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Phillip’s letter about the new elder shepherding plan

Article posted on Monday, August, 27th, 2007 at 2:45 PM

A New Approach to Elder Shepherding at FPC
This is an edited transcript of Phillip’s presentation at our annual Sunday School “Rally Day” on 19 August, 2007.

Fellow saints,
We read in 1 Peter 5 that elders are to shepherd the flock of God. Shepherding the flock involves defending and confirming the Gospel, pursuing lost and wandering sheep, restoring the repentant, equipping and building up the saints, and encouraging practical godliness. These are tasks your elders take seriously.
The elders and pastors confess that we have not always served you well and consistently in this matter. In 2004 the Session adopted a system which assigned FPC households alphabetically among the elders for the purpose of maintaining contact and accountability. We have concluded that it is time to approach the biblical duty to shepherd the flock of God in a different way. Part of the failure lies in the system, but we also believe the greatest obstacle to shepherding the flock is overcoming our love of ease and convenience.
While we were considering alternatives, Dr. Elliott Greene was here during our Bible Conference, and he spoke in one of his sermons about the church being ‘a community of elder-led priests.’ In other words, elders should lead and care for the flock in a way that encourages mutual sharing of spiritual gifts and care for one another. After months of prayer and discussion, we decided to end the 2004 system and in its place adopt a three-fold plan:

1) Make Sunday School classes the primary vehicle of congregational care. Already Sunday School classes serve as places for: a) Christian education; b) fellowship, sympathy, and care for one another; c) leadership development; and d) connection with new members and prospects where they can ‘get the feel’ of FPC. Members not involved in a Sunday School class generally remain on the fringes of our fellowship and historically have not prospered spiritually, especially when they go through hard times.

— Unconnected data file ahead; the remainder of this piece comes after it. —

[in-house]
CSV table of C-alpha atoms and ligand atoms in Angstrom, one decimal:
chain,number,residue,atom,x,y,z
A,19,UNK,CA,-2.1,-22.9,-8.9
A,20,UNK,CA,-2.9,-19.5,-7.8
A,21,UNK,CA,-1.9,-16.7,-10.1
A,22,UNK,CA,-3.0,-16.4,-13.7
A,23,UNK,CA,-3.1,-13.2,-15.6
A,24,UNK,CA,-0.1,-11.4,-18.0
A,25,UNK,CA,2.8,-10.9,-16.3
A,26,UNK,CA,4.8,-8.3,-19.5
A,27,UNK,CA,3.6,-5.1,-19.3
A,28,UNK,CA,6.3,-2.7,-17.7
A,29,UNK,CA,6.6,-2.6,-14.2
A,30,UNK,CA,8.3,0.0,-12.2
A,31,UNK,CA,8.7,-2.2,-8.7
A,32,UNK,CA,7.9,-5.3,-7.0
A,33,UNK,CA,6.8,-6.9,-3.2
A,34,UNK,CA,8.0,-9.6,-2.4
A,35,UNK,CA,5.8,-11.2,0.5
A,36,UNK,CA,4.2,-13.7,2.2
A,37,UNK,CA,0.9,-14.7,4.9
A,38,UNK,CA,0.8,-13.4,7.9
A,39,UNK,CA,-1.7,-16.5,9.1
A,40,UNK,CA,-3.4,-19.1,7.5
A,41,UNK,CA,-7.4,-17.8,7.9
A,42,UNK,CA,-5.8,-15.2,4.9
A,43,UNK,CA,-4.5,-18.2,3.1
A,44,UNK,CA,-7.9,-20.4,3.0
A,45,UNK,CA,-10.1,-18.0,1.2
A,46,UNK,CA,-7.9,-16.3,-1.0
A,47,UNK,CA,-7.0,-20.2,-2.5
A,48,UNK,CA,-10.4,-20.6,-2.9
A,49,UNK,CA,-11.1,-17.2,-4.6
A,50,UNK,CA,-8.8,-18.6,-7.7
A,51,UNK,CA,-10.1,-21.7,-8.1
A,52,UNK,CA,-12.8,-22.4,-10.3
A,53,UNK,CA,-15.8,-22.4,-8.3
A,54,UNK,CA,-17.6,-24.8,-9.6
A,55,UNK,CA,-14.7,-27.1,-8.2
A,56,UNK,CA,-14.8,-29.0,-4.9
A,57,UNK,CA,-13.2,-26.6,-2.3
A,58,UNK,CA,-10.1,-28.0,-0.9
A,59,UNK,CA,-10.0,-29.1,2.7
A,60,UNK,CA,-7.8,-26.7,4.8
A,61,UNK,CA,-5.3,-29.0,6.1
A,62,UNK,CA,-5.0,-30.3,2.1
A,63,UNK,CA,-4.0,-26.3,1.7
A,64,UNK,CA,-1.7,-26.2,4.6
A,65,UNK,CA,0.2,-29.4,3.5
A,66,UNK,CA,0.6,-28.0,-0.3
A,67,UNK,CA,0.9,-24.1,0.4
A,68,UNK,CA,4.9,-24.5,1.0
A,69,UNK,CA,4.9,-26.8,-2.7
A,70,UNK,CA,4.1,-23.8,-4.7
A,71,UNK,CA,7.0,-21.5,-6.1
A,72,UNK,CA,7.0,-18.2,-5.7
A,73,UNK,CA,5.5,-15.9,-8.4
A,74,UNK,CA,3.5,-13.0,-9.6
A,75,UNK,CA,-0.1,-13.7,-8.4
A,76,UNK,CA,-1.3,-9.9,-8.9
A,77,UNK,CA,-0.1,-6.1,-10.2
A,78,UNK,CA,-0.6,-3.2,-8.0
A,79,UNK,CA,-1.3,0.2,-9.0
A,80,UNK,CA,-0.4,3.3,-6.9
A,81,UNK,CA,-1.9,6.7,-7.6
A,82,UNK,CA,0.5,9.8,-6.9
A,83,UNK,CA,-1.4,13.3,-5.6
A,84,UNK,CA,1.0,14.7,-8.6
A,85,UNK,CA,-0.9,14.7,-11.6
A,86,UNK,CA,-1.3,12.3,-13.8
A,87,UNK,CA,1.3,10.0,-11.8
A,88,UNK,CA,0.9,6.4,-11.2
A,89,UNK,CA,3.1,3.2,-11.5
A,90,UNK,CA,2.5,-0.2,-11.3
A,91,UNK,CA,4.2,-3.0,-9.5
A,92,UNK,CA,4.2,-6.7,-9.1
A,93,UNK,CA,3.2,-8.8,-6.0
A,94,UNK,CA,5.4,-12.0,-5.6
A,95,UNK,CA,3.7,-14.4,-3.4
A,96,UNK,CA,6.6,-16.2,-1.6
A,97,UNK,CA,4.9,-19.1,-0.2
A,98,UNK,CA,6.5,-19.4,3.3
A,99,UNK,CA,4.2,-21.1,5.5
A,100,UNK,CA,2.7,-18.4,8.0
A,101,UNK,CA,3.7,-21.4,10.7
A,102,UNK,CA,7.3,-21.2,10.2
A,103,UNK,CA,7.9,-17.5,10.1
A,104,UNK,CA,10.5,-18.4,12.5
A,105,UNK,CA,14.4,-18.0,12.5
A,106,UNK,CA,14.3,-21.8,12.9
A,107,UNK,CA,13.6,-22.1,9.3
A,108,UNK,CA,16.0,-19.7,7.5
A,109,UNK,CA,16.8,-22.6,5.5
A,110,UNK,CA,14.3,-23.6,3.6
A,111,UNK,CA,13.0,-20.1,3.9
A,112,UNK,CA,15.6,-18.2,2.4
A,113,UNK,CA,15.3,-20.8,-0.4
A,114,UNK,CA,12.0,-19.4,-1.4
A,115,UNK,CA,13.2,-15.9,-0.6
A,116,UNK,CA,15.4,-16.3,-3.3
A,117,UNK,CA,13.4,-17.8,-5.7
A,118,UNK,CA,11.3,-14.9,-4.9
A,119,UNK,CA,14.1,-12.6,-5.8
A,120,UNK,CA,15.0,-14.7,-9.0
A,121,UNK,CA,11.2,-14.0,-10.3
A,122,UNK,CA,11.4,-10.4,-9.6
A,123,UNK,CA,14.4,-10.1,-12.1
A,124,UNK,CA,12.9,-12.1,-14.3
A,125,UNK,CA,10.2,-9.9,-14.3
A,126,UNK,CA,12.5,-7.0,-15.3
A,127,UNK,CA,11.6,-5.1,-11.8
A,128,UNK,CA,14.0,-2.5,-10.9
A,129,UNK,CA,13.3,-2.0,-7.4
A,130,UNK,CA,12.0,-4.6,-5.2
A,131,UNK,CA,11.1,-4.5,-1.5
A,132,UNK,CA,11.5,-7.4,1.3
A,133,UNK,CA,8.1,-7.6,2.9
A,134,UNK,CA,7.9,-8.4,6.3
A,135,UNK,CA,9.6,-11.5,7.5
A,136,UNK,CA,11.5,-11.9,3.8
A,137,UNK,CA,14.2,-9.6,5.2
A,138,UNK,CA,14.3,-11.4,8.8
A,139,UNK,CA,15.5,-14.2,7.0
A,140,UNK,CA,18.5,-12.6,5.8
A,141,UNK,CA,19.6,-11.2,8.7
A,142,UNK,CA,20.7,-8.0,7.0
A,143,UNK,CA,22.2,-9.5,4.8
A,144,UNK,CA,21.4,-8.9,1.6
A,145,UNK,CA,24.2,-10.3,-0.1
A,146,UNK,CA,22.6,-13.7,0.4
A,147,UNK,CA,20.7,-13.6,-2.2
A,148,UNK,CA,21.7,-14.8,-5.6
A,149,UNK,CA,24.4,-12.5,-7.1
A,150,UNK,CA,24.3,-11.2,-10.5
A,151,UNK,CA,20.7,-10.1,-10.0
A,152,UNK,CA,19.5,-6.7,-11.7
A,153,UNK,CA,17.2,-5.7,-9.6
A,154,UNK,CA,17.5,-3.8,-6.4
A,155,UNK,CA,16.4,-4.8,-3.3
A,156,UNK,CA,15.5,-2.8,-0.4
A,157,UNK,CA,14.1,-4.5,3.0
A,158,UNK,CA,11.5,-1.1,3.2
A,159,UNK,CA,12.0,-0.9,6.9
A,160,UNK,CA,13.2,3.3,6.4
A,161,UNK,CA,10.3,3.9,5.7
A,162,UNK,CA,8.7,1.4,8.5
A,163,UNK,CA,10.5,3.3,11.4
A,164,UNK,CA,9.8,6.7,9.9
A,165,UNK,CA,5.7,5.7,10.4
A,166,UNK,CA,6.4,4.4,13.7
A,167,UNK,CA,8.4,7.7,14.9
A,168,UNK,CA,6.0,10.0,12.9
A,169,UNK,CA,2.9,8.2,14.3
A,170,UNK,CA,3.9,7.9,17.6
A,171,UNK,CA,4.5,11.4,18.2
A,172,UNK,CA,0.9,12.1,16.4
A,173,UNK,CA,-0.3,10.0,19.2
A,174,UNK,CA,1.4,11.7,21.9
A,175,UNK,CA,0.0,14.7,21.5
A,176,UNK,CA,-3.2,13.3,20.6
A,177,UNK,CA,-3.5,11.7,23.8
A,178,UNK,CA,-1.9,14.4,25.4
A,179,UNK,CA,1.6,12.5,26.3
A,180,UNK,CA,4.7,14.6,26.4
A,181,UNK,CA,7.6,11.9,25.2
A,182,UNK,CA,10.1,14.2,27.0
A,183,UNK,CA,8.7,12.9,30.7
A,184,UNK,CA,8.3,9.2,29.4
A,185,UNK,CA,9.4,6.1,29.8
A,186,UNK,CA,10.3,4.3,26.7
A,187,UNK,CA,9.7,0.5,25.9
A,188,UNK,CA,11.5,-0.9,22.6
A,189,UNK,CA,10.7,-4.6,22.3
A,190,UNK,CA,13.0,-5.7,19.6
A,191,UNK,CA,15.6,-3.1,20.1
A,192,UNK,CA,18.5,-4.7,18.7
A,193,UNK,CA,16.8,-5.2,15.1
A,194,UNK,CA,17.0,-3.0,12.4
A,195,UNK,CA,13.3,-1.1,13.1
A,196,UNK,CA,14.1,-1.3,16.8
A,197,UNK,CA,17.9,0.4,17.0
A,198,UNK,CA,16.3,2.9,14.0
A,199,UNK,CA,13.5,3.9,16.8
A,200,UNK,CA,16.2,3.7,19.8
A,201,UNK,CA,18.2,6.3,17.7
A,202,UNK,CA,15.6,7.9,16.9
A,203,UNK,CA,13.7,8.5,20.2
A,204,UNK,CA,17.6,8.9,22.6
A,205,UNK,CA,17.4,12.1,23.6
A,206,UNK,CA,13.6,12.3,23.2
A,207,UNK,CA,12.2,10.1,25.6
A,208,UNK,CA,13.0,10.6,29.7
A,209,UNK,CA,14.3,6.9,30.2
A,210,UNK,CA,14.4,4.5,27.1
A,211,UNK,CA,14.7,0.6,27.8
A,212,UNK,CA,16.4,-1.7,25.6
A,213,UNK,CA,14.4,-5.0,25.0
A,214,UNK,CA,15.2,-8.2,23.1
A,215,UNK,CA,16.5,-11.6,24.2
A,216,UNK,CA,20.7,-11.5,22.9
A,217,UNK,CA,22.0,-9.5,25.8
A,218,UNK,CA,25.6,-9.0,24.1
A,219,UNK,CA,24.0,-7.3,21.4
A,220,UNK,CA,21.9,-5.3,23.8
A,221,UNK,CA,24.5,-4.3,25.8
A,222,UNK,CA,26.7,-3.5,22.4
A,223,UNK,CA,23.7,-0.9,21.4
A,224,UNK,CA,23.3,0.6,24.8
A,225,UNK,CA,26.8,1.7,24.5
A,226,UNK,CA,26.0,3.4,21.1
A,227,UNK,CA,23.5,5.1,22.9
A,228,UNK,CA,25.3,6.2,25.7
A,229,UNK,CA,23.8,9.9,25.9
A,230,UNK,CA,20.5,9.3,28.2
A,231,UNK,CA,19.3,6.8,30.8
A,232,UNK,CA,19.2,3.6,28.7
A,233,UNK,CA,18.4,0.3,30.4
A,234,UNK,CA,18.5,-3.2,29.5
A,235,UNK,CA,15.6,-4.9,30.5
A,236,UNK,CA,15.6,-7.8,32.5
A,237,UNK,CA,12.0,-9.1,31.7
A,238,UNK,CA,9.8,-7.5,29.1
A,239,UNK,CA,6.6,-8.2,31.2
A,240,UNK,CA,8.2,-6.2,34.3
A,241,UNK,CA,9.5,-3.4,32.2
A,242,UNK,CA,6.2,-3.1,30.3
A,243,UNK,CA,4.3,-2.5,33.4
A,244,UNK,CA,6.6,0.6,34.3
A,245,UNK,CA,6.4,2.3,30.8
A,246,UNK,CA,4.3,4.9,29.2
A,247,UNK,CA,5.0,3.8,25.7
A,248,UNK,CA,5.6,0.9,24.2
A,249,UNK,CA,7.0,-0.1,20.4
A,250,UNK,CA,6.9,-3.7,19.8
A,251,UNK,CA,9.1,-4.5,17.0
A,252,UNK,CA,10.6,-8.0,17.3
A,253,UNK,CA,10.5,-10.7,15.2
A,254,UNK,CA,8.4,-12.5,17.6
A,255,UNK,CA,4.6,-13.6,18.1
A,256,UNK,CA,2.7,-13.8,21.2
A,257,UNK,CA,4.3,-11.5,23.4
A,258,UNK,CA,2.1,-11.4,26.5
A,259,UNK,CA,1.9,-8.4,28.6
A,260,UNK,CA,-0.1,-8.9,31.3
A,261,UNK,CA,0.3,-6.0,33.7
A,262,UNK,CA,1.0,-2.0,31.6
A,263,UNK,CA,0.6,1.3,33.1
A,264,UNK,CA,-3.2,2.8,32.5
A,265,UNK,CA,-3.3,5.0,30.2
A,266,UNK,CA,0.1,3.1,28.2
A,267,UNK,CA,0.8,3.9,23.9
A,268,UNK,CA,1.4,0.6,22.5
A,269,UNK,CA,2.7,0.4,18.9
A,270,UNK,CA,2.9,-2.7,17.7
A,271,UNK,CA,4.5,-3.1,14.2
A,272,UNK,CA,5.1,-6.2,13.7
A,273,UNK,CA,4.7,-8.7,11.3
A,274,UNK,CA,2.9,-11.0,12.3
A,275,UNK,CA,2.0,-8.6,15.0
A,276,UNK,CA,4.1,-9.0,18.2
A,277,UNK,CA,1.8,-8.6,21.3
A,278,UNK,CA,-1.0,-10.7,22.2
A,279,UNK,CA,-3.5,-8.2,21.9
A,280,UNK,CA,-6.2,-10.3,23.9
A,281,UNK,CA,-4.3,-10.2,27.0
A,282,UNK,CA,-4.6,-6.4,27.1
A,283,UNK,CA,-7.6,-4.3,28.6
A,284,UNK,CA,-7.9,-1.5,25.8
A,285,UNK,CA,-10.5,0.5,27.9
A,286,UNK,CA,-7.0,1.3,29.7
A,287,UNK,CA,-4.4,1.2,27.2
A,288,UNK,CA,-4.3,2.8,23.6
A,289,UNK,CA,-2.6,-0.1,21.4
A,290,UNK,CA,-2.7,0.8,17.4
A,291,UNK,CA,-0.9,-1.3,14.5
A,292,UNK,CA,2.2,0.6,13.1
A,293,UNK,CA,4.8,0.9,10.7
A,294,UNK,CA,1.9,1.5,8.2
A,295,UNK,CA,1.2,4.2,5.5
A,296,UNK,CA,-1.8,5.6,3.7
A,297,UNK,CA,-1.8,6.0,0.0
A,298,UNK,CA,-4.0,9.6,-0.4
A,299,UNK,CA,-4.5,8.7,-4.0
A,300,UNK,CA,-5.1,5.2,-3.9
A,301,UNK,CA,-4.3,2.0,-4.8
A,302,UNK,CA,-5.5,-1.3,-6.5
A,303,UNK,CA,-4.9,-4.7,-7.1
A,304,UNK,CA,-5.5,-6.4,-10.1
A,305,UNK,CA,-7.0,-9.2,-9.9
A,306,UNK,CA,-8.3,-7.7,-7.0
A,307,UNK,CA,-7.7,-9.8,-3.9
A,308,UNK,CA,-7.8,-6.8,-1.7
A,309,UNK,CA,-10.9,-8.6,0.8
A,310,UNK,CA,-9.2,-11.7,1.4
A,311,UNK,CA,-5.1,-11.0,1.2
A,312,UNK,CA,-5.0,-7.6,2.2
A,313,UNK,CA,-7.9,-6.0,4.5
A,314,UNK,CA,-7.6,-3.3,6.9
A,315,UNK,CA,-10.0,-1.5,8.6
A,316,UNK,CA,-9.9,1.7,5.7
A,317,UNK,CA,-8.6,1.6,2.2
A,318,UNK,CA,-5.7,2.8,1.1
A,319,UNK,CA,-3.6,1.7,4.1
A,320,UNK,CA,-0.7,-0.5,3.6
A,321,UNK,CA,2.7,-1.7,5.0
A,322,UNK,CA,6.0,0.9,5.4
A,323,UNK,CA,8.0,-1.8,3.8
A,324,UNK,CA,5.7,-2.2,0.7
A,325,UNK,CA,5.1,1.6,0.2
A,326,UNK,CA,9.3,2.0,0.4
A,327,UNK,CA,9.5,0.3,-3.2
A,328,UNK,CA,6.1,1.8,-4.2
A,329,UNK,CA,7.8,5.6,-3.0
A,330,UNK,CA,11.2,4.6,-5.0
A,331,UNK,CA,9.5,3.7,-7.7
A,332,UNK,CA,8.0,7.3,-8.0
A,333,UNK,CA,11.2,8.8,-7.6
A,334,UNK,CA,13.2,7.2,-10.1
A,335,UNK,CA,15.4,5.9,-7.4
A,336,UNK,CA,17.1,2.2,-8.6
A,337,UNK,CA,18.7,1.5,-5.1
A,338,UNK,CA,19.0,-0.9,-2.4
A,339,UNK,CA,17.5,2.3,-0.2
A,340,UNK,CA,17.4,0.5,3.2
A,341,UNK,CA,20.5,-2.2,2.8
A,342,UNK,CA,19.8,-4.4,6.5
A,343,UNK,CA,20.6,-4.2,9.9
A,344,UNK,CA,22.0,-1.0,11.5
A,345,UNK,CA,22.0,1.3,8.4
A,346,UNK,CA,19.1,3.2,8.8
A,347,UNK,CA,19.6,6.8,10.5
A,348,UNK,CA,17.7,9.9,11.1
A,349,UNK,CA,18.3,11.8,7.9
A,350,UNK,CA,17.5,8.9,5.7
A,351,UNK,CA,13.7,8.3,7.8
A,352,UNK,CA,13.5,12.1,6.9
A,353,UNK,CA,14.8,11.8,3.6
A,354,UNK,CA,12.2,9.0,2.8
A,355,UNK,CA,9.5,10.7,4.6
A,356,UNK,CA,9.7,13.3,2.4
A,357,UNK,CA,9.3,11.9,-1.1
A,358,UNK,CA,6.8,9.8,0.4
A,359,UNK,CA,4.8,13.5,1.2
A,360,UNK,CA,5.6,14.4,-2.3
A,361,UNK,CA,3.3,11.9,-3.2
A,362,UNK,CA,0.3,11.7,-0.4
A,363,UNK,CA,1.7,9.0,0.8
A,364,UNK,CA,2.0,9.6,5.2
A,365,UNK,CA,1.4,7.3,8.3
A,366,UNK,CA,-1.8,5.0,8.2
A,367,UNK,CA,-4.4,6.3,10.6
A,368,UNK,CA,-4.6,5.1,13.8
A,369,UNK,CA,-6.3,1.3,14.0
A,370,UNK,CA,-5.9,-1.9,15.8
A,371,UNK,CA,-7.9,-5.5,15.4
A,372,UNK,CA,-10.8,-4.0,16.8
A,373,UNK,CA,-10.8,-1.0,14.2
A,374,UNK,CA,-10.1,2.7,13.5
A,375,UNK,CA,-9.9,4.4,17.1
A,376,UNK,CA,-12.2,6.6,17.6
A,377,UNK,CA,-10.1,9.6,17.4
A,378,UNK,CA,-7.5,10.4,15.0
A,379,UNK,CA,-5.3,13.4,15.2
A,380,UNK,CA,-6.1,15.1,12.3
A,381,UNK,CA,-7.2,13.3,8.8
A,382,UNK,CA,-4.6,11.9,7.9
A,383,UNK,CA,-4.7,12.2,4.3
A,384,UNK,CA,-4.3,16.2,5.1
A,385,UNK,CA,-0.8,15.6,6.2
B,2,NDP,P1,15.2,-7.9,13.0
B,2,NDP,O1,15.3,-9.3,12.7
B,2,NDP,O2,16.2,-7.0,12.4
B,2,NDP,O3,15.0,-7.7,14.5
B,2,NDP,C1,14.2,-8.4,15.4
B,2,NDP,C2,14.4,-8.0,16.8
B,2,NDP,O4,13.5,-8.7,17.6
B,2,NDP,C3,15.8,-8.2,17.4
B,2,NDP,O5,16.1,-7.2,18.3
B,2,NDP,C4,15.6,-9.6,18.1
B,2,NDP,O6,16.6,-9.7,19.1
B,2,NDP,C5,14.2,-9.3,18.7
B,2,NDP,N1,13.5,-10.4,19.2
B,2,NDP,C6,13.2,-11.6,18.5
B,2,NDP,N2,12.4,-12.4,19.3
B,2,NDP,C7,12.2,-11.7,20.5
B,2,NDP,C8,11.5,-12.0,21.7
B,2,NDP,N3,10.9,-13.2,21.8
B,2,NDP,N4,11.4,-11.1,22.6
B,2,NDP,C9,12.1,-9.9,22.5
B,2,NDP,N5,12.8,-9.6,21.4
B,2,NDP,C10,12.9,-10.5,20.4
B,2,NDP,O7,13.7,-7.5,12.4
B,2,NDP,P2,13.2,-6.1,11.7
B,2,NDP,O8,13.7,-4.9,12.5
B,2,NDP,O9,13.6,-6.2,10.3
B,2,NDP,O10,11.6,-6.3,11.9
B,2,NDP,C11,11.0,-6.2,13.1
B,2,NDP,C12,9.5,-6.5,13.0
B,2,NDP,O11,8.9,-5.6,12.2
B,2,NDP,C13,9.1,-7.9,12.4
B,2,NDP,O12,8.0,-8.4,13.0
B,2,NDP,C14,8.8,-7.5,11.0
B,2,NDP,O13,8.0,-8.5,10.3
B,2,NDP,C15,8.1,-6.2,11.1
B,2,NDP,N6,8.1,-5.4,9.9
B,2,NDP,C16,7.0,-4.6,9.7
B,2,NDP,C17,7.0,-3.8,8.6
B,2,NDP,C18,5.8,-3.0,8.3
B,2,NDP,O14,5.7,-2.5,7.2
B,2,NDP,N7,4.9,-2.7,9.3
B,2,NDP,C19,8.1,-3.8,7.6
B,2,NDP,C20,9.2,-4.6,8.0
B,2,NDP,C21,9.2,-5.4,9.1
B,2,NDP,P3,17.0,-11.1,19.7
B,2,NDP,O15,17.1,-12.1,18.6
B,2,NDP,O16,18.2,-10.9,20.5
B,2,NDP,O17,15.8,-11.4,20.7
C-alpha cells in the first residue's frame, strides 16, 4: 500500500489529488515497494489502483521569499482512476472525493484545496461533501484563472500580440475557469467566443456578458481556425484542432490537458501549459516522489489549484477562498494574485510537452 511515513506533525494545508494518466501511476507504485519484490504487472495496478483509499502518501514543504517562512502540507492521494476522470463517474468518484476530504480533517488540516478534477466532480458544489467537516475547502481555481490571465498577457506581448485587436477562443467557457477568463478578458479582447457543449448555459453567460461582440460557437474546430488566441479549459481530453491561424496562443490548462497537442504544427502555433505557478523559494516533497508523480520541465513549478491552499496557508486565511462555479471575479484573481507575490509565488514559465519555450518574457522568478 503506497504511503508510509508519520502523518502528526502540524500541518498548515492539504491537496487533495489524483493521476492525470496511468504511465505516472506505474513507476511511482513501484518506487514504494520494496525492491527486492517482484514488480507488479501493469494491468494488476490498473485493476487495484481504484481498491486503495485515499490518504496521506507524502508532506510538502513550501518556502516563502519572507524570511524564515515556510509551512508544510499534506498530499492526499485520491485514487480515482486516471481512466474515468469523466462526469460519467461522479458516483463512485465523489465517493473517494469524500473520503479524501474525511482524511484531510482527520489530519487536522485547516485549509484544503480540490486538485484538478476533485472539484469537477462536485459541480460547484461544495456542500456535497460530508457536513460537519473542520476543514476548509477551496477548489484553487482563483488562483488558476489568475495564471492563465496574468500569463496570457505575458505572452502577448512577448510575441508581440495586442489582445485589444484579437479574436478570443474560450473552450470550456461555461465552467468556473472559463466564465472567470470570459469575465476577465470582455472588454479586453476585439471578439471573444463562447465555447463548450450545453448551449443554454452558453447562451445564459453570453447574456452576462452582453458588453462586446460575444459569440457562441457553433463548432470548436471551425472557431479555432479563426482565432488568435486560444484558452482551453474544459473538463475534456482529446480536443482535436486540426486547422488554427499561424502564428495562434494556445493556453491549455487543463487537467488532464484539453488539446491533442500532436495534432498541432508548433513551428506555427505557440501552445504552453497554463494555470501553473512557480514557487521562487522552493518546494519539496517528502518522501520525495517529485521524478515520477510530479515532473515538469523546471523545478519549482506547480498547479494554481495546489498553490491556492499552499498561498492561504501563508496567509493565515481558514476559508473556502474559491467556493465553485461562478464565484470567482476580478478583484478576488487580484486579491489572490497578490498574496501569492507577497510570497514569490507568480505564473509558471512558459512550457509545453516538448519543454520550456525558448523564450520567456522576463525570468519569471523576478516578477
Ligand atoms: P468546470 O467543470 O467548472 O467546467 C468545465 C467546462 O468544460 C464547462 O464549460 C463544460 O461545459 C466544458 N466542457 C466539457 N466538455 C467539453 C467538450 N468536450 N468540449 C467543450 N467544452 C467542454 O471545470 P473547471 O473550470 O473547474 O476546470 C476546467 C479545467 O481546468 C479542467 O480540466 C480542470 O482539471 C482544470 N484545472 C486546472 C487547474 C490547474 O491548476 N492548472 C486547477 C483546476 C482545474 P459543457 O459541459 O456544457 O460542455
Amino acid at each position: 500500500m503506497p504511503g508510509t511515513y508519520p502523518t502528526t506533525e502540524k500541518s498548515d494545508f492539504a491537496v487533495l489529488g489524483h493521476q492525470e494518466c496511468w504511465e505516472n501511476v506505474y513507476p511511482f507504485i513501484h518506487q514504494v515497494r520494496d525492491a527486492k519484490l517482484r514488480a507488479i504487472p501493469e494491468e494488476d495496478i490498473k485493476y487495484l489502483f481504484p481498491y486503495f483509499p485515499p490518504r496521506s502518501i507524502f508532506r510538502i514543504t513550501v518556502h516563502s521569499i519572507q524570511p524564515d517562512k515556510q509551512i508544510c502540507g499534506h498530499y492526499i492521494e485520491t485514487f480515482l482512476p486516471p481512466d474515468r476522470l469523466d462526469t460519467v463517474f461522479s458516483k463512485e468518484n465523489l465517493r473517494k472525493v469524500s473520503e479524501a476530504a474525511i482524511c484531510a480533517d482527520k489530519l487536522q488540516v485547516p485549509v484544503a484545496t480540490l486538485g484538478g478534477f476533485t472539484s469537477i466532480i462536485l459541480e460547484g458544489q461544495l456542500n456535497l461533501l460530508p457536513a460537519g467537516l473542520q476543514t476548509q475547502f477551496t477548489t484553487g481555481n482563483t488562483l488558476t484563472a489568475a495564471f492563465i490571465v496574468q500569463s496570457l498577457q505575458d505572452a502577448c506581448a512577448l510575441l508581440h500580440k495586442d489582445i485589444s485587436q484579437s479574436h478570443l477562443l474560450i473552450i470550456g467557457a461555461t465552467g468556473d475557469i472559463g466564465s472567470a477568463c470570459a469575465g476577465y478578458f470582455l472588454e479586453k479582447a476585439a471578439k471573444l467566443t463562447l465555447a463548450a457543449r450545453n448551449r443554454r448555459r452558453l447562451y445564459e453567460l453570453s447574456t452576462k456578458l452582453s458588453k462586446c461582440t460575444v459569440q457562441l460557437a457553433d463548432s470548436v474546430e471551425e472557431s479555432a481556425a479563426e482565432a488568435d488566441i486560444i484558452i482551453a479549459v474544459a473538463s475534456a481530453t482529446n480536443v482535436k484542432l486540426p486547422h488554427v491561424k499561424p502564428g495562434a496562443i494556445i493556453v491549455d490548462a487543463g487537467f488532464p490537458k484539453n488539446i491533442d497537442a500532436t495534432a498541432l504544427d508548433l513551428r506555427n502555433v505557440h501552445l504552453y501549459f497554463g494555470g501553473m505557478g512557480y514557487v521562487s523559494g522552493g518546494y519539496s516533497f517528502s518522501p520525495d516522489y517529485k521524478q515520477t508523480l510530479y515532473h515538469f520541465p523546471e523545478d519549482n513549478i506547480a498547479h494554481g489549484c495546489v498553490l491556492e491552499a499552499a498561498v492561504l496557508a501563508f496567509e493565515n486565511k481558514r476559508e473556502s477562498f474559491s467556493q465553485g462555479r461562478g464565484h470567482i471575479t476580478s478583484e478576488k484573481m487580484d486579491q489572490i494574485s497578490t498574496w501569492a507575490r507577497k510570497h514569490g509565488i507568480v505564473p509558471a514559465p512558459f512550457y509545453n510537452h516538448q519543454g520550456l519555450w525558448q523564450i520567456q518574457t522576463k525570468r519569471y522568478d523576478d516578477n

Beginning now, an elder is assigned to each Sunday School class. (In a couple of cases, an elder and his wife are moving to a new class. But for the most part, the classes will look the same.) The elder(s) in each class will be seeking to strengthen the bonds of fellowship and address the needs of that class roll.
We think this will benefit the entire church by:
• Simplifying elder shepherding by using existing and functioning networks of relationships. An elder actually sees much of his flock each week, and they see him.
• Allowing elders to mobilize others’ gifts to identify and address needs.
• Identifying and developing possible and potential leaders for the future.
In summary, our vision is for our adult classes to work together, under elder leadership, to identify and address needs. We must transform the “Why doesn’t somebody do something?” mentality into a “Why don’t we do something?” mentality, whether it involves outreach, enfolding prospects and new members, contact with members who are no longer attending and participating, or members with acute or chronic needs.
The elder assignments are as follows:
• Adult/Men’s class- James Boyd and Don Smith
• John Burge class- Eddie Thomas